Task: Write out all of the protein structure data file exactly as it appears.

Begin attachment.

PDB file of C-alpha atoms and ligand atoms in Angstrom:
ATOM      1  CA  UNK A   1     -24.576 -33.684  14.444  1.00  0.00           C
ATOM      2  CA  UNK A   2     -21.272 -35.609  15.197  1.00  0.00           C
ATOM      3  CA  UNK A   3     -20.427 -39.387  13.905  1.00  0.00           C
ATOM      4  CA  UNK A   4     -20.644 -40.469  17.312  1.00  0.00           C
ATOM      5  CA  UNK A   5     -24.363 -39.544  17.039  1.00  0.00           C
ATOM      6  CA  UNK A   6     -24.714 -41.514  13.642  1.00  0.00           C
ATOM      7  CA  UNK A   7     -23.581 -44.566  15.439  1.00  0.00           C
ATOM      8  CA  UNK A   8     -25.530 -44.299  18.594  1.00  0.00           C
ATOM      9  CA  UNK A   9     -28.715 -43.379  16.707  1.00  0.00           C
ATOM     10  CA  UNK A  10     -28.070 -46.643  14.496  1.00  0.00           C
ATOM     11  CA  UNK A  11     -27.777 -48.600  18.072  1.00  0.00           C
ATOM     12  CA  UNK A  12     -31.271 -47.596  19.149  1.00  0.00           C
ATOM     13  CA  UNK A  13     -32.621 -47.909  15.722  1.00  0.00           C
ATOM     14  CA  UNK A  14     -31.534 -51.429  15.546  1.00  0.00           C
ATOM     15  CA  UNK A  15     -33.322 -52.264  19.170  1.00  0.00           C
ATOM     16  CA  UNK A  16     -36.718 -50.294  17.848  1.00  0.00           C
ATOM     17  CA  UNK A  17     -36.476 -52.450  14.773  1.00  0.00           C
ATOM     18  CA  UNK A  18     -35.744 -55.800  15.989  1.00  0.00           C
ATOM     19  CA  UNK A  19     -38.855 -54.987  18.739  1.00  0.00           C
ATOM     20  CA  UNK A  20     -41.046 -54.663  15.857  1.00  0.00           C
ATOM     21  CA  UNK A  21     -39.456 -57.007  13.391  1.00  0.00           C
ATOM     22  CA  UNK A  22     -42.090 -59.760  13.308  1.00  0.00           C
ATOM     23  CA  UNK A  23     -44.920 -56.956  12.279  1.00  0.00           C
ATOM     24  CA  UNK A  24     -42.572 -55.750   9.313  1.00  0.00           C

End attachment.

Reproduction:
PDB file of C-alpha atoms and ligand atoms in Angstrom:
ATOM      1  CA  UNK A   1     -24.576 -33.684  14.444  1.00  0.00           C
ATOM      2  CA  UNK A   2     -21.272 -35.609  15.197  1.00  0.00           C
ATOM      3  CA  UNK A   3     -20.427 -39.387  13.905  1.00  0.00           C
ATOM      4  CA  UNK A   4     -20.644 -40.469  17.312  1.00  0.00           C
ATOM      5  CA  UNK A   5     -24.363 -39.544  17.039  1.00  0.00           C
ATOM      6  CA  UNK A   6     -24.714 -41.514  13.642  1.00  0.00           C
ATOM      7  CA  UNK A   7     -23.581 -44.566  15.439  1.00  0.00           C
ATOM      8  CA  UNK A   8     -25.530 -44.299  18.594  1.00  0.00           C
ATOM      9  CA  UNK A   9     -28.715 -43.379  16.707  1.00  0.00           C
ATOM     10  CA  UNK A  10     -28.070 -46.643  14.496  1.00  0.00           C
ATOM     11  CA  UNK A  11     -27.777 -48.600  18.072  1.00  0.00           C
ATOM     12  CA  UNK A  12     -31.271 -47.596  19.149  1.00  0.00           C
ATOM     13  CA  UNK A  13     -32.621 -47.909  15.722  1.00  0.00           C
ATOM     14  CA  UNK A  14     -31.534 -51.429  15.546  1.00  0.00           C
ATOM     15  CA  UNK A  15     -33.322 -52.264  19.170  1.00  0.00           C
ATOM     16  CA  UNK A  16     -36.718 -50.294  17.848  1.00  0.00           C
ATOM     17  CA  UNK A  17     -36.476 -52.450  14.773  1.00  0.00           C
ATOM     18  CA  UNK A  18     -35.744 -55.800  15.989  1.00  0.00           C
ATOM     19  CA  UNK A  19     -38.855 -54.987  18.739  1.00  0.00           C
ATOM     20  CA  UNK A  20     -41.046 -54.663  15.857  1.00  0.00           C
ATOM     21  CA  UNK A  21     -39.456 -57.007  13.391  1.00  0.00           C
ATOM     22  CA  UNK A  22     -42.090 -59.760  13.308  1.00  0.00           C
ATOM     23  CA  UNK A  23     -44.920 -56.956  12.279  1.00  0.00           C
ATOM     24  CA  UNK A  24     -42.572 -55.750   9.313  1.00  0.00           C